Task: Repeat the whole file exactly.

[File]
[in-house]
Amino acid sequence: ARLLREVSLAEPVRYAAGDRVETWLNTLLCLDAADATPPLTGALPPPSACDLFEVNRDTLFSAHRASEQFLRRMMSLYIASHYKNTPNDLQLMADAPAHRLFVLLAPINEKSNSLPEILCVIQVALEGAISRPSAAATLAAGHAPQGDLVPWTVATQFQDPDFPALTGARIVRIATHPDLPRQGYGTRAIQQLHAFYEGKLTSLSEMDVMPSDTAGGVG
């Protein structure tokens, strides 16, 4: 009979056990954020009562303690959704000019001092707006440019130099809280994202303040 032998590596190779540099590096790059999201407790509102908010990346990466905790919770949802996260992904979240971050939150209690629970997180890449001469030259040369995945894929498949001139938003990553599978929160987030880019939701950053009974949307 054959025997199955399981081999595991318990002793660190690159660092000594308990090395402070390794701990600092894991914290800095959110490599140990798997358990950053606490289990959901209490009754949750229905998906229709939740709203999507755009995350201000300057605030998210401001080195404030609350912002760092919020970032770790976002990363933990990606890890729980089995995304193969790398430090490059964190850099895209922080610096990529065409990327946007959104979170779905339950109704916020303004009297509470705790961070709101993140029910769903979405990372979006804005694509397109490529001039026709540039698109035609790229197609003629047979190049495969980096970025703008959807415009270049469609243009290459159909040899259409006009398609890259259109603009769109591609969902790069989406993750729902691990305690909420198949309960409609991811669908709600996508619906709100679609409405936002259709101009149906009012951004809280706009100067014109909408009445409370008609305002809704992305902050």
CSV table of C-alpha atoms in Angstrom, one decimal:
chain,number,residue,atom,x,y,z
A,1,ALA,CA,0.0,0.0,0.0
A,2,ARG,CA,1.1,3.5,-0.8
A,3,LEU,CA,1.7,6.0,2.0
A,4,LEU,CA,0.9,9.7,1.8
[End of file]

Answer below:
[in-house]
Amino acid sequence: ARLLREVSLAEPVRYAAGDRVETWLNTLLCLDAADATPPLTGALPPPSACDLFEVNRDTLFSAHRASEQFLRRMMSLYIASHYKNTPNDLQLMADAPAHRLFVLLAPINEKSNSLPEILCVIQVALEGAISRPSAAATLAAGHAPQGDLVPWTVATQFQDPDFPALTGARIVRIATHPDLPRQGYGTRAIQQLHAFYEGKLTSLSEMDVMPSDTAGGVG
């Protein structure tokens, strides 16, 4: 009979056990954020009562303690959704000019001092707006440019130099809280994202303040 032998590596190779540099590096790059999201407790509102908010990346990466905790919770949802996260992904979240971050939150209690629970997180890449001469030259040369995945894929498949001139938003990553599978929160987030880019939701950053009974949307 054959025997199955399981081999595991318990002793660190690159660092000594308990090395402070390794701990600092894991914290800095959110490599140990798997358990950053606490289990959901209490009754949750229905998906229709939740709203999507755009995350201000300057605030998210401001080195404030609350912002760092919020970032770790976002990363933990990606890890729980089995995304193969790398430090490059964190850099895209922080610096990529065409990327946007959104979170779905339950109704916020303004009297509470705790961070709101993140029910769903979405990372979006804005694509397109490529001039026709540039698109035609790229197609003629047979190049495969980096970025703008959807415009270049469609243009290459159909040899259409006009398609890259259109603009769109591609969902790069989406993750729902691990305690909420198949309960409609991811669908709600996508619906709100679609409405936002259709101009149906009012951004809280706009100067014109909408009445409370008609305002809704992305902050």
CSV table of C-alpha atoms in Angstrom, one decimal:
chain,number,residue,atom,x,y,z
A,1,ALA,CA,0.0,0.0,0.0
A,2,ARG,CA,1.1,3.5,-0.8
A,3,LEU,CA,1.7,6.0,2.0
A,4,LEU,CA,0.9,9.7,1.8